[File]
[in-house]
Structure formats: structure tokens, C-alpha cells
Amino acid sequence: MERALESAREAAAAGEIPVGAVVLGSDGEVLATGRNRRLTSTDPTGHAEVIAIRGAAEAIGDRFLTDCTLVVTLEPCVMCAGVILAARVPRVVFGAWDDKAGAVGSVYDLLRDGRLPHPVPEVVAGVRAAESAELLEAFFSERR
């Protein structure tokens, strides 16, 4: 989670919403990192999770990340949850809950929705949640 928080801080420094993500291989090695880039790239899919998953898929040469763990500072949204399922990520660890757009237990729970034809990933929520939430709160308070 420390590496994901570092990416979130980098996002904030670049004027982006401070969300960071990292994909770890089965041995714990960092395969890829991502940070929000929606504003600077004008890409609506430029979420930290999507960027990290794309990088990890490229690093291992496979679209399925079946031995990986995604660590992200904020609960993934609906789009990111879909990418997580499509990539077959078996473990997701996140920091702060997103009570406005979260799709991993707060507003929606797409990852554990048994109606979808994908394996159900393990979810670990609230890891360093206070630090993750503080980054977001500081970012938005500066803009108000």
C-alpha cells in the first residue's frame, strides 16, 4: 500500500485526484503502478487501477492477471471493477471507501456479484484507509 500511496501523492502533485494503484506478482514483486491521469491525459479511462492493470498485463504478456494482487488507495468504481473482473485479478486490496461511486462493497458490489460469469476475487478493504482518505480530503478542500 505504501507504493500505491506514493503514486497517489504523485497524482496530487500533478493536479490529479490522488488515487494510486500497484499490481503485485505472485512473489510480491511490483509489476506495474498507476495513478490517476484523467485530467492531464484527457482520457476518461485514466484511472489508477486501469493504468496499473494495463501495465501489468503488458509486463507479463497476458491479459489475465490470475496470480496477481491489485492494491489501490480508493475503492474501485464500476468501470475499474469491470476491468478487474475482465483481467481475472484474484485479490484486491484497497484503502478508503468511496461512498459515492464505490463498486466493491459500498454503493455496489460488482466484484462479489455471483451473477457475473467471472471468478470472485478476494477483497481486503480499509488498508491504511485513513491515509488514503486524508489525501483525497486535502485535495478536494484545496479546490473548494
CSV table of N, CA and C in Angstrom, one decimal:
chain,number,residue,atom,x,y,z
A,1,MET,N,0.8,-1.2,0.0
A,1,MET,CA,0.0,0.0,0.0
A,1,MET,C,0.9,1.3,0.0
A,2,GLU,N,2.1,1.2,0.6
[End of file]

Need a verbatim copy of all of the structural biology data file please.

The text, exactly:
[in-house]
Structure formats: structure tokens, C-alpha cells
Amino acid sequence: MERALESAREAAAAGEIPVGAVVLGSDGEVLATGRNRRLTSTDPTGHAEVIAIRGAAEAIGDRFLTDCTLVVTLEPCVMCAGVILAARVPRVVFGAWDDKAGAVGSVYDLLRDGRLPHPVPEVVAGVRAAESAELLEAFFSERR
């Protein structure tokens, strides 16, 4: 989670919403990192999770990340949850809950929705949640 928080801080420094993500291989090695880039790239899919998953898929040469763990500072949204399922990520660890757009237990729970034809990933929520939430709160308070 420390590496994901570092990416979130980098996002904030670049004027982006401070969300960071990292994909770890089965041995714990960092395969890829991502940070929000929606504003600077004008890409609506430029979420930290999507960027990290794309990088990890490229690093291992496979679209399925079946031995990986995604660590992200904020609960993934609906789009990111879909990418997580499509990539077959078996473990997701996140920091702060997103009570406005979260799709991993707060507003929606797409990852554990048994109606979808994908394996159900393990979810670990609230890891360093206070630090993750503080980054977001500081970012938005500066803009108000």
C-alpha cells in the first residue's frame, strides 16, 4: 500500500485526484503502478487501477492477471471493477471507501456479484484507509 500511496501523492502533485494503484506478482514483486491521469491525459479511462492493470498485463504478456494482487488507495468504481473482473485479478486490496461511486462493497458490489460469469476475487478493504482518505480530503478542500 505504501507504493500505491506514493503514486497517489504523485497524482496530487500533478493536479490529479490522488488515487494510486500497484499490481503485485505472485512473489510480491511490483509489476506495474498507476495513478490517476484523467485530467492531464484527457482520457476518461485514466484511472489508477486501469493504468496499473494495463501495465501489468503488458509486463507479463497476458491479459489475465490470475496470480496477481491489485492494491489501490480508493475503492474501485464500476468501470475499474469491470476491468478487474475482465483481467481475472484474484485479490484486491484497497484503502478508503468511496461512498459515492464505490463498486466493491459500498454503493455496489460488482466484484462479489455471483451473477457475473467471472471468478470472485478476494477483497481486503480499509488498508491504511485513513491515509488514503486524508489525501483525497486535502485535495478536494484545496479546490473548494
CSV table of N, CA and C in Angstrom, one decimal:
chain,number,residue,atom,x,y,z
A,1,MET,N,0.8,-1.2,0.0
A,1,MET,CA,0.0,0.0,0.0
A,1,MET,C,0.9,1.3,0.0
A,2,GLU,N,2.1,1.2,0.6